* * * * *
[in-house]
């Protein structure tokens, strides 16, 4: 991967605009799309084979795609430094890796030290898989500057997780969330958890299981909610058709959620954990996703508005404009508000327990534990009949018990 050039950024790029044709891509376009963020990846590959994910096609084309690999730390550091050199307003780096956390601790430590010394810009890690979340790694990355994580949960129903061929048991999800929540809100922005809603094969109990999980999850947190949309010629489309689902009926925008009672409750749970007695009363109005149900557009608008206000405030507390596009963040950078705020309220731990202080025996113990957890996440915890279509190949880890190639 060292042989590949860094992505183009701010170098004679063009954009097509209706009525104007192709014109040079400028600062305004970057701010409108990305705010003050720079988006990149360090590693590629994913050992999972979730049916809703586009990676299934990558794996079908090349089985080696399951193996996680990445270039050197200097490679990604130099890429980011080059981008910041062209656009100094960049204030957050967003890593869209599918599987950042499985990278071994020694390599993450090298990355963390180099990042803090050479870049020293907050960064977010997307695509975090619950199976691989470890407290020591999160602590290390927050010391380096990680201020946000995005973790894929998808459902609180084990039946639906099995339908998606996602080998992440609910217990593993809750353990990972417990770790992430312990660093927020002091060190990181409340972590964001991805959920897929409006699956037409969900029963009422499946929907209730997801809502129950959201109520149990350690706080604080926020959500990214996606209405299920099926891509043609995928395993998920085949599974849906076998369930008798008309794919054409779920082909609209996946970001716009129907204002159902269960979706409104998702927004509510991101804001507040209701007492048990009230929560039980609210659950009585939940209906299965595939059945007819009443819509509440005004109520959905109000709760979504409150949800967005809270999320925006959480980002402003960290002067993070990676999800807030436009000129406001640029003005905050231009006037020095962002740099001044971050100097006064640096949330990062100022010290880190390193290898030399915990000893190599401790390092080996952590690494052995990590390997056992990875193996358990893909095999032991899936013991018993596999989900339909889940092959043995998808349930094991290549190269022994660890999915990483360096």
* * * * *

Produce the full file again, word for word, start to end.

[in-house]
């Protein structure tokens, strides 16, 4: 991967605009799309084979795609430094890796030290898989500057997780969330958890299981909610058709959620954990996703508005404009508000327990534990009949018990 050039950024790029044709891509376009963020990846590959994910096609084309690999730390550091050199307003780096956390601790430590010394810009890690979340790694990355994580949960129903061929048991999800929540809100922005809603094969109990999980999850947190949309010629489309689902009926925008009672409750749970007695009363109005149900557009608008206000405030507390596009963040950078705020309220731990202080025996113990957890996440915890279509190949880890190639 060292042989590949860094992505183009701010170098004679063009954009097509209706009525104007192709014109040079400028600062305004970057701010409108990305705010003050720079988006990149360090590693590629994913050992999972979730049916809703586009990676299934990558794996079908090349089985080696399951193996996680990445270039050197200097490679990604130099890429980011080059981008910041062209656009100094960049204030957050967003890593869209599918599987950042499985990278071994020694390599993450090298990355963390180099990042803090050479870049020293907050960064977010997307695509975090619950199976691989470890407290020591999160602590290390927050010391380096990680201020946000995005973790894929998808459902609180084990039946639906099995339908998606996602080998992440609910217990593993809750353990990972417990770790992430312990660093927020002091060190990181409340972590964001991805959920897929409006699956037409969900029963009422499946929907209730997801809502129950959201109520149990350690706080604080926020959500990214996606209405299920099926891509043609995928395993998920085949599974849906076998369930008798008309794919054409779920082909609209996946970001716009129907204002159902269960979706409104998702927004509510991101804001507040209701007492048990009230929560039980609210659950009585939940209906299965595939059945007819009443819509509440005004109520959905109000709760979504409150949800967005809270999320925006959480980002402003960290002067993070990676999800807030436009000129406001640029003005905050231009006037020095962002740099001044971050100097006064640096949330990062100022010290880190390193290898030399915990000893190599401790390092080996952590690494052995990590390997056992990875193996358990893909095999032991899936013991018993596999989900339909889940092959043995998808349930094991290549190269022994660890999915990483360096």